that Mr. YOUNG ought from time to time to entertain the republic with the representation of a certain half dozen characters ; among which should certainly be Sir Pertinax M'Sycophant. Mr. ICENIBLE'S Henry the Eighth does not sit easy on him : he wants joviality : he is deficient in that vein of coarse and humor- ous enjoyment which never forsook the brutal Monarch till he was overtaken by the sufferings and infirmities of age. His action was abrupt and angular, unlike that ease which characterizes a man who gets fat by degrees. The boisterous and peremptory traits were better—nay, very ably represented ; and we should in vain look for a better representative of the royal wife-destroyer and queen-fabricator. The coronation of Ann Boleyn, and the christening of the child Elizabeth, are shows only redeemed by the proverbial propriety and magnificence of this house in all matters of pageantry. With the tragedy and comedy of the Kr:U.131.ES and the Youszos, there has alternated at this theatre the lighter charm of opera. Beauty and the Beast remains over from last year. The Barber of Seville, with its present cast, is an accession. It introlneed Miss INVERARITY to its as the Rosina. She is, altogether, a delightful representative of the character; but with less effort she would suc- ceed better. Playful ease is its essential ingredient. WILSON played Fiorello with an increase of spirit, and sung his part well. Don Bartok introduced a Mr. REYNOLDSON, of Edinburgh, to these boards ; and a valuable acquisition he is. His voice is a. baritone, of good quality and considerable power, sufficiently culti- vated to enable him to go through this part, not only with correct- ness, but with great spirit and effect. So much of the opera as the English version retains, was better given at Covent Garden than at the Italian Theatre last year; and it would be worth while, especially with BRAHAM in the company, to assign to the Count his proper station in the piece, and to render it altogether a more perfect representation of the original.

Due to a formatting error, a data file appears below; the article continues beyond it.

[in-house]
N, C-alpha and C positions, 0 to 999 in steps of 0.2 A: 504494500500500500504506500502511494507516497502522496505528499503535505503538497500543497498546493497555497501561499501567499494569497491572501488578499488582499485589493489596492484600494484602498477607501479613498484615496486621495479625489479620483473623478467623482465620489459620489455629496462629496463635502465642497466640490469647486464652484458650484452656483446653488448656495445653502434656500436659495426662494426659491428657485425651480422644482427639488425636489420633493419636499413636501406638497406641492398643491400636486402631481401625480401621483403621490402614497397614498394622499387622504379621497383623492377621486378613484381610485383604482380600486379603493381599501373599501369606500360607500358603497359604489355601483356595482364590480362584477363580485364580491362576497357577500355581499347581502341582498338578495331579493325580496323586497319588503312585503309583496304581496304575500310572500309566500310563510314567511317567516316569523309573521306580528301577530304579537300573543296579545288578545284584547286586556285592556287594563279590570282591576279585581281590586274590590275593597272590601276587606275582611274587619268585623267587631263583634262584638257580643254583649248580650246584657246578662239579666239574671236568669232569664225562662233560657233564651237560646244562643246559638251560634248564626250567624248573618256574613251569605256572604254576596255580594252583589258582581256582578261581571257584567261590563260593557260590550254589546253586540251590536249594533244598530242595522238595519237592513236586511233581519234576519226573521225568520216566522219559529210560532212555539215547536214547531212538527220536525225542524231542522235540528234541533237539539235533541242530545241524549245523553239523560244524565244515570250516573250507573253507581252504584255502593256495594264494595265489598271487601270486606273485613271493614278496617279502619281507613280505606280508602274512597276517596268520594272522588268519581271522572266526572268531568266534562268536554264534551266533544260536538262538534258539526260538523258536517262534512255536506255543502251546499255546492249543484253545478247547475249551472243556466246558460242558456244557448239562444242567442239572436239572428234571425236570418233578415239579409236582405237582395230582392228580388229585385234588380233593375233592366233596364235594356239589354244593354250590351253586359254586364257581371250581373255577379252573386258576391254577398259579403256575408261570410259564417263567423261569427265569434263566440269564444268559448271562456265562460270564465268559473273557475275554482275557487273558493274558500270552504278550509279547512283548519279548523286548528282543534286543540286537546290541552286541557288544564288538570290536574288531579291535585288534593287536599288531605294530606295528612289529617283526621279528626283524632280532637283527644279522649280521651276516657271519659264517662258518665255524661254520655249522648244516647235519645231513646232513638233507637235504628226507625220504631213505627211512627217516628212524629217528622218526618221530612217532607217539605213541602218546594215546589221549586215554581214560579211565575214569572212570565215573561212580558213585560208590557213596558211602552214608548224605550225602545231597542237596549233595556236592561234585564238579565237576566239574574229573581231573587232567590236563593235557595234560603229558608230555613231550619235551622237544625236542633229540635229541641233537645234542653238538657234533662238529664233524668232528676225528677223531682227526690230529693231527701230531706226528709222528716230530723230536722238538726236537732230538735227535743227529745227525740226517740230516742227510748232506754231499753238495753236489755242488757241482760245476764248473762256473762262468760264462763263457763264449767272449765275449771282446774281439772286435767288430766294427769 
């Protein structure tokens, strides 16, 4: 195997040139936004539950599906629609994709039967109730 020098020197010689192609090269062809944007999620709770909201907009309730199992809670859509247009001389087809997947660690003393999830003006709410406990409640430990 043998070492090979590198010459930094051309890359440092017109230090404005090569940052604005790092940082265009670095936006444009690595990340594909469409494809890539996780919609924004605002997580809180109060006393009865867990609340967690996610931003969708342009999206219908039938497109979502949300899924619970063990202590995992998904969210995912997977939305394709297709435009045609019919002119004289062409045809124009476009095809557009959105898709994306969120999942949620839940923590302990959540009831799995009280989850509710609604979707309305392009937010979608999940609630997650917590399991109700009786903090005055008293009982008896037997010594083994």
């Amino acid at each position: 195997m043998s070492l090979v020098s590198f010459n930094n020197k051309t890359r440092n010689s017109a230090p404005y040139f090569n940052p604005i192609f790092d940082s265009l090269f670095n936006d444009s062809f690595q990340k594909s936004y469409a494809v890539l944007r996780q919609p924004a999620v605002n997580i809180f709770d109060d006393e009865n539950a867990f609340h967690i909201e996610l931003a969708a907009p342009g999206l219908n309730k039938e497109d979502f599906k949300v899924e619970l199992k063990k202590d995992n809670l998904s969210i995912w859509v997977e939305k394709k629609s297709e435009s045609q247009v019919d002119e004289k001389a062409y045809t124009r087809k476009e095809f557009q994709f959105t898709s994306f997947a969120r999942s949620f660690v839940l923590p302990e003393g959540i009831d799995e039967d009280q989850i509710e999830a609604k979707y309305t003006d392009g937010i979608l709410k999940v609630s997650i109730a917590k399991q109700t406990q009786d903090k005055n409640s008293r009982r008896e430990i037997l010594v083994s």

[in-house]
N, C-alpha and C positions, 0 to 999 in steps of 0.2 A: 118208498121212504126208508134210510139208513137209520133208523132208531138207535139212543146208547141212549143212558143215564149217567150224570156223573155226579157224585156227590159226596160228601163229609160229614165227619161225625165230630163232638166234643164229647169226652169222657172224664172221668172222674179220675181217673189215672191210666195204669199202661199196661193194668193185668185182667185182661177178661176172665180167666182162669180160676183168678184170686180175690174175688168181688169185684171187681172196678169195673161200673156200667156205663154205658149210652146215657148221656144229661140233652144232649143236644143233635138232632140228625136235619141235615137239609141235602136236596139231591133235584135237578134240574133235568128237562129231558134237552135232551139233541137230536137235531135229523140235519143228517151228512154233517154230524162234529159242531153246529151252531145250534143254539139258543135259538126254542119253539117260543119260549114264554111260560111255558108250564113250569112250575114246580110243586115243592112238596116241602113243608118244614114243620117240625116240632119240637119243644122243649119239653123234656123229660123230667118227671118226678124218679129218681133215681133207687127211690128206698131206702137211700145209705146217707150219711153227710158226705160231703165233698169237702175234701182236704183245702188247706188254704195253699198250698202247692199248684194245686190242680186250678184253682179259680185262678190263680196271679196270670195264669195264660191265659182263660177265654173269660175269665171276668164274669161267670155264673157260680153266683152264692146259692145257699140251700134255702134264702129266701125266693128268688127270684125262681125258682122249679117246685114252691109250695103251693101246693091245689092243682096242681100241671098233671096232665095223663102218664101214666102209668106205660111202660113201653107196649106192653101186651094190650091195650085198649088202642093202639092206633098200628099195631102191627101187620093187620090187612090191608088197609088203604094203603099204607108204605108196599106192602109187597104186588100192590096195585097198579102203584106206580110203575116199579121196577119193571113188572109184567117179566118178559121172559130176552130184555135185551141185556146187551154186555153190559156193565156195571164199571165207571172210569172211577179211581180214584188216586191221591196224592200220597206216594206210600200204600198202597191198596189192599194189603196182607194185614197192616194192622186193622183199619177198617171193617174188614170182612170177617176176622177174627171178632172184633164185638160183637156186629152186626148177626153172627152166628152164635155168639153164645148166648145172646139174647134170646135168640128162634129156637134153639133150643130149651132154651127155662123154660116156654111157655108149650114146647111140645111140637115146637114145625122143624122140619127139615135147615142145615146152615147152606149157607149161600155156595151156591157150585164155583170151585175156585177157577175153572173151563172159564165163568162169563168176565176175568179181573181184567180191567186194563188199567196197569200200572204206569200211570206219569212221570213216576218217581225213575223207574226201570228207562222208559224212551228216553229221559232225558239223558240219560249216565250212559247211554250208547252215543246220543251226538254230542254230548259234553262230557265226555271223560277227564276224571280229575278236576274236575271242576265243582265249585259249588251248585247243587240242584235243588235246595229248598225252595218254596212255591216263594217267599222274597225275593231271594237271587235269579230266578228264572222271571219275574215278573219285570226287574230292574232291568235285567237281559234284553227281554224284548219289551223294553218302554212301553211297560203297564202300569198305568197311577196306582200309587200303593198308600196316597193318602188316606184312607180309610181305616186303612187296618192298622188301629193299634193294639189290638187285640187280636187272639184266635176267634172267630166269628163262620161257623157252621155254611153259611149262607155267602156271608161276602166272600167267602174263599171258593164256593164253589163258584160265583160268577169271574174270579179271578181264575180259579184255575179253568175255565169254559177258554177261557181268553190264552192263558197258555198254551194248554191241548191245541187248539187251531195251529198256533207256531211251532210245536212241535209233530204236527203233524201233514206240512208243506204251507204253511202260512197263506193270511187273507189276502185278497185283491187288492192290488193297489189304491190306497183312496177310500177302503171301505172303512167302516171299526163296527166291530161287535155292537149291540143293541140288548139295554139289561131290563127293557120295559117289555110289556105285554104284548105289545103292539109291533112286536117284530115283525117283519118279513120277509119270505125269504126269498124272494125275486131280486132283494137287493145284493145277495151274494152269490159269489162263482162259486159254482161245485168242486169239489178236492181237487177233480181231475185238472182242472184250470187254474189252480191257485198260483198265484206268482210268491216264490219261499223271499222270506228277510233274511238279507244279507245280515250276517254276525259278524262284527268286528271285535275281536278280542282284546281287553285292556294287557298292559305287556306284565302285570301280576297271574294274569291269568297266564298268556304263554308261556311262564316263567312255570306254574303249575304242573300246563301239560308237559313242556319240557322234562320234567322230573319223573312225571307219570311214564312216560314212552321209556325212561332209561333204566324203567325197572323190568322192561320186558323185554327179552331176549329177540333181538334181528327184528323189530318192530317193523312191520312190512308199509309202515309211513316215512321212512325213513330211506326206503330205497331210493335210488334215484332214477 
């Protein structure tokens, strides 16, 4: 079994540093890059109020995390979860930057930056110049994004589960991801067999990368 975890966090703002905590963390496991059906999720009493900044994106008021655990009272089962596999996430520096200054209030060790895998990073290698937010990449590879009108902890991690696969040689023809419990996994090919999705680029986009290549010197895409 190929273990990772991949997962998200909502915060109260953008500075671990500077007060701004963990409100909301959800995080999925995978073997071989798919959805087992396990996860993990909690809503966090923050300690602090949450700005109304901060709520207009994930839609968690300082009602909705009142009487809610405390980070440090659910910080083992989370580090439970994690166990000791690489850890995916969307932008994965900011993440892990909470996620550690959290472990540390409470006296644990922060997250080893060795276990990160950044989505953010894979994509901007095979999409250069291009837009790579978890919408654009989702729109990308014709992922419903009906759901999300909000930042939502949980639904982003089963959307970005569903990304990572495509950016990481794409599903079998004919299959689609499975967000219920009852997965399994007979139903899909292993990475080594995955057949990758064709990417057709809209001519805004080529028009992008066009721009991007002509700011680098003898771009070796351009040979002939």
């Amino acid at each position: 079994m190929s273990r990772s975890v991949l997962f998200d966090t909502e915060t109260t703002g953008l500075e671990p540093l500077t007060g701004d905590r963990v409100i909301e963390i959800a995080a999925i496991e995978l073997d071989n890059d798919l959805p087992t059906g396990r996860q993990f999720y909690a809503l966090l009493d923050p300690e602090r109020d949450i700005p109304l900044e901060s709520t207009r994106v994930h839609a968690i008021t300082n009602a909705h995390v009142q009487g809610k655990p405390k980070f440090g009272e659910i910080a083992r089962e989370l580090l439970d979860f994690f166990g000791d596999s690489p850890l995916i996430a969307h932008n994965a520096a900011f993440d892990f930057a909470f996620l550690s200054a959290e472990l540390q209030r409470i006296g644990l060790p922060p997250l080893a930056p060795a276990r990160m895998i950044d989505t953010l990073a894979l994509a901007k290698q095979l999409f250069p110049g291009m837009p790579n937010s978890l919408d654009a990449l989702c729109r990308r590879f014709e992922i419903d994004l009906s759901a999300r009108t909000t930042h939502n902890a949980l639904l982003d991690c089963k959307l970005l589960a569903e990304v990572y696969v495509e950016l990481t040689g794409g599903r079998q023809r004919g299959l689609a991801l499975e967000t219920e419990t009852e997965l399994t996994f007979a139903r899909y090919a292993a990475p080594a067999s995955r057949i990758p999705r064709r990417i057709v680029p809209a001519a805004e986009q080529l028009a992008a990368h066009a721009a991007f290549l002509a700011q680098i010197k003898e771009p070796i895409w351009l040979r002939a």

Little Miss POOLE has come out in a new piece called A Genius Wanted, which is played nearly every evening. This clever little creature takes three parts,—a French tambourine girl in the streets, a miniature jack tar, and a small jockey in blue silk jacket and buckskin breeches. Her performanceis admirable, and the house, on the night we witnessed the piece, got into the absolute hysterics of applause.
The claims of the smaller Theatres are not to be neglected: we wish we had at this moment time and opportunity in which to do them justice,—VESTRIS and her temple excepted. Our moments are too precious to wait in her lobbies : our last rheum is not to be redeemed but by one of her most comfortable private boxes. We shudder at the idea of our last visit : hard seats aloft, a steaming pit below, and behind—oh horror!—an open window for the ventilation of the house. A critic may be a hardened creature, but is still liable to the malady of the country—the famous catch- cold : to shiver and laugh, are about as inconsistent occupations as grinning and yawning. We at least cannot sit in judgment and in misery at the same time. The Adelphi has this week greatly amused all our friends ; and next week we shall take an opportunity of being amused ourselves, both with its Victorine and the pseudo Lions,—which it is impos- sible can be less entertaining than the real ones at Drury, and which we hear are a thousand times more so.